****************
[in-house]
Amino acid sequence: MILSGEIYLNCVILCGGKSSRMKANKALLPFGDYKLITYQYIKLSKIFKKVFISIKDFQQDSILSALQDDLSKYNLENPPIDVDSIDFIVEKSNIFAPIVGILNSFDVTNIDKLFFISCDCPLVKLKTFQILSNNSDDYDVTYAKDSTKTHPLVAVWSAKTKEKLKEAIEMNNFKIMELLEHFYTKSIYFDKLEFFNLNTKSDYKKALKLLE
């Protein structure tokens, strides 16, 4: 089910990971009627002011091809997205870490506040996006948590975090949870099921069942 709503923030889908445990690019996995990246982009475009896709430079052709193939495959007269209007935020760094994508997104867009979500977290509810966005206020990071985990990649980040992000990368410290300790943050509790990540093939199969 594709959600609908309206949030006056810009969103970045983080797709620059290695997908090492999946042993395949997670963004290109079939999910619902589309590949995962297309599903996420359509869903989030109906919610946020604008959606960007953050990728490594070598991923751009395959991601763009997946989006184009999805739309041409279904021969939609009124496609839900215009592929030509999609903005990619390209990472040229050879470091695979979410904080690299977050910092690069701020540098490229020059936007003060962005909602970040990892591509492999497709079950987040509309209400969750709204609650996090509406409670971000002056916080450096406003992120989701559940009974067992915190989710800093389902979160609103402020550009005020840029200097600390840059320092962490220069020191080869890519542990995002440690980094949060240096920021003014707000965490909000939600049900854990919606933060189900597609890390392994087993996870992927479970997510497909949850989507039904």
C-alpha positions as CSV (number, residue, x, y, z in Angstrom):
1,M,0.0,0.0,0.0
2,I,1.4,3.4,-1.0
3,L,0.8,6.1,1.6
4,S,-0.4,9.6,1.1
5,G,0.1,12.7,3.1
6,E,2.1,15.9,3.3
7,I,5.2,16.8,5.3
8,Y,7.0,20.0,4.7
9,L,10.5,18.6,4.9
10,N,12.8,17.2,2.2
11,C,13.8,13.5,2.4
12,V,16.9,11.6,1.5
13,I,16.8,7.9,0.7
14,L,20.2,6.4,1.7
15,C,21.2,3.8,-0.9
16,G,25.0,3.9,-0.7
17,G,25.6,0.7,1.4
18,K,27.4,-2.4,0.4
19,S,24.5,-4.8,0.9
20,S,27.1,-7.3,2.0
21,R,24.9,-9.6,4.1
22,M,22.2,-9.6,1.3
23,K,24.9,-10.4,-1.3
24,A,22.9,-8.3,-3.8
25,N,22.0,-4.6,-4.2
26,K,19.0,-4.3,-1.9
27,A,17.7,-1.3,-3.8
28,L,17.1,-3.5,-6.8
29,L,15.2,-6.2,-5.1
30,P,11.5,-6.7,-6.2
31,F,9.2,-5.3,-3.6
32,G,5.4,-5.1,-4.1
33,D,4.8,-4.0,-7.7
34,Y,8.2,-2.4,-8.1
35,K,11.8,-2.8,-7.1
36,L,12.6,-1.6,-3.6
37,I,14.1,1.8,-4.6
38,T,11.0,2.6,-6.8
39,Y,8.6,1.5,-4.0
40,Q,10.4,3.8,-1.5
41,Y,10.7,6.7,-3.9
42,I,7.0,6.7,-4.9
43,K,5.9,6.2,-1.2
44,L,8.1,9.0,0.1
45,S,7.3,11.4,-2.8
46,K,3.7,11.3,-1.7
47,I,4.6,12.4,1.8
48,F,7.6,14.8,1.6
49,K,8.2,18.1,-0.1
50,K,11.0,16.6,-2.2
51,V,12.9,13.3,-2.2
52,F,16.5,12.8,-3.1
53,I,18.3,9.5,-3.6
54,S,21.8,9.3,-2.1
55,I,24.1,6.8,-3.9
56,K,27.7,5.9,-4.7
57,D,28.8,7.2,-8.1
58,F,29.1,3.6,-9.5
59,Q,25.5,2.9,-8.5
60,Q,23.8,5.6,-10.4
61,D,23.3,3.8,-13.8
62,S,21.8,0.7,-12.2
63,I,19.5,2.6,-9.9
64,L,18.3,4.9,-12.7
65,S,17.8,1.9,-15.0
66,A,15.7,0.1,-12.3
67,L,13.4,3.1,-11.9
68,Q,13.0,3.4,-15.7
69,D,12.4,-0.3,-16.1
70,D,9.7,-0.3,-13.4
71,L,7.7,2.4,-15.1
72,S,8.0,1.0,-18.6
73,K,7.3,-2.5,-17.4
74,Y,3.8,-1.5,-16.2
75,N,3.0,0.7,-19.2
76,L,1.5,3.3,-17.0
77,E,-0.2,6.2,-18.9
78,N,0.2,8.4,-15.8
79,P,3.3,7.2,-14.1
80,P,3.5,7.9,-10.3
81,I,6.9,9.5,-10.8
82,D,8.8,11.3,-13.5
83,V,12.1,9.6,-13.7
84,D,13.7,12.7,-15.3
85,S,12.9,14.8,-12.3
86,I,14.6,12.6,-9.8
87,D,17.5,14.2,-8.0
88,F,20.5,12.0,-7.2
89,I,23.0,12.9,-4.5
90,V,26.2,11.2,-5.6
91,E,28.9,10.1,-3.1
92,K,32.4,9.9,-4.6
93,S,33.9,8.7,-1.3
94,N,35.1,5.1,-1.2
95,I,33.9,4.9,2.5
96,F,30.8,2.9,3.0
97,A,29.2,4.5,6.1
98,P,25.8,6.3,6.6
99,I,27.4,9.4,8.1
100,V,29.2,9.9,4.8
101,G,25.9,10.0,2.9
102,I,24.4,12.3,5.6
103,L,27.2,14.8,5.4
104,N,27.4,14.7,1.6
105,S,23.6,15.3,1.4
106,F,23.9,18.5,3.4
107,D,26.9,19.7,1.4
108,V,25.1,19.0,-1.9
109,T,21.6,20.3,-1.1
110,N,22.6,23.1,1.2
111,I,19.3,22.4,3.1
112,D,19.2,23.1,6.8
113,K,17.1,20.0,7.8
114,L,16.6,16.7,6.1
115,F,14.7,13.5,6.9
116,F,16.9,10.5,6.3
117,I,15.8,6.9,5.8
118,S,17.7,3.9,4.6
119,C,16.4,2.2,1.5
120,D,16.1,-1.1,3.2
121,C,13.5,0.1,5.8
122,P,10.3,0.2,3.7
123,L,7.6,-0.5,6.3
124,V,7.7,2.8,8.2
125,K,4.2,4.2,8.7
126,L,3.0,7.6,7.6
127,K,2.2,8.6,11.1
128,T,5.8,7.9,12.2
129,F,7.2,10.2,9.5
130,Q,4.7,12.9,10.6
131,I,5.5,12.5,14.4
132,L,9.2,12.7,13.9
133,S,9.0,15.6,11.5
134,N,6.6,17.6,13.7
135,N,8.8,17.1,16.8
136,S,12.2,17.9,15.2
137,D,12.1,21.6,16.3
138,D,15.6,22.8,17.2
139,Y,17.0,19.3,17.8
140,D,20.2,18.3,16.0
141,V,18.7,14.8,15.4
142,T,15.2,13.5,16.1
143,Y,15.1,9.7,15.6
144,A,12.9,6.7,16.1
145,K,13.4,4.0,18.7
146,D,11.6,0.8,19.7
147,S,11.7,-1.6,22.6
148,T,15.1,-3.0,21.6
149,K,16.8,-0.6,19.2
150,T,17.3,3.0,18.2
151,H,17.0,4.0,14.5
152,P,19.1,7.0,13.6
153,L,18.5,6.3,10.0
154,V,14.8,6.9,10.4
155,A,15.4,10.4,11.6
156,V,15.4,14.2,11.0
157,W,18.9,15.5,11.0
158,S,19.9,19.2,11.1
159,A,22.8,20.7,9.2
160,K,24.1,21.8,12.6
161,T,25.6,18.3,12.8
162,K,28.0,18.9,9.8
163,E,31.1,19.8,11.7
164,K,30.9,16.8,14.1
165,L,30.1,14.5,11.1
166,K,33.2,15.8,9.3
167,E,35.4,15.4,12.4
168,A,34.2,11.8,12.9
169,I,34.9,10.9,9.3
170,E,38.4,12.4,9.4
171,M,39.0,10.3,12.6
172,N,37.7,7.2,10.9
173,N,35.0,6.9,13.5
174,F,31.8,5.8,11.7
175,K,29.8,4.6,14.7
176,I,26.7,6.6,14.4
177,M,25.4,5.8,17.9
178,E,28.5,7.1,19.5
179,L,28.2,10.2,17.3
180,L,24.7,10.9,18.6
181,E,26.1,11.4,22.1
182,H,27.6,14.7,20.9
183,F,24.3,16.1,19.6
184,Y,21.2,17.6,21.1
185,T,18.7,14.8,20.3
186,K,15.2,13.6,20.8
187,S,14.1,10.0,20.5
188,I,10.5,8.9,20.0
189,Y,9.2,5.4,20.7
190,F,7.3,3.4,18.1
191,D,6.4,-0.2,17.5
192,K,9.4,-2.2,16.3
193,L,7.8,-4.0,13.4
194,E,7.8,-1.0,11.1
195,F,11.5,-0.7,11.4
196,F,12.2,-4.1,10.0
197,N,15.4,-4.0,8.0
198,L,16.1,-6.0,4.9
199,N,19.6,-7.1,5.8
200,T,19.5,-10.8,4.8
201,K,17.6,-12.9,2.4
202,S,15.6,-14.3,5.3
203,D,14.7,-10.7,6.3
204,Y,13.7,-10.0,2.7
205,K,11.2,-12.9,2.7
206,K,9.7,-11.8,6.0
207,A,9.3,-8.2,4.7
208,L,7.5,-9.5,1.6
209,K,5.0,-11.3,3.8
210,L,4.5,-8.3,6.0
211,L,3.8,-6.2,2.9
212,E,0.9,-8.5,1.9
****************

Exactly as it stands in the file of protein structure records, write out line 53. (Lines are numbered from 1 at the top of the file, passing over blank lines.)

49,K,8.2,18.1,-0.1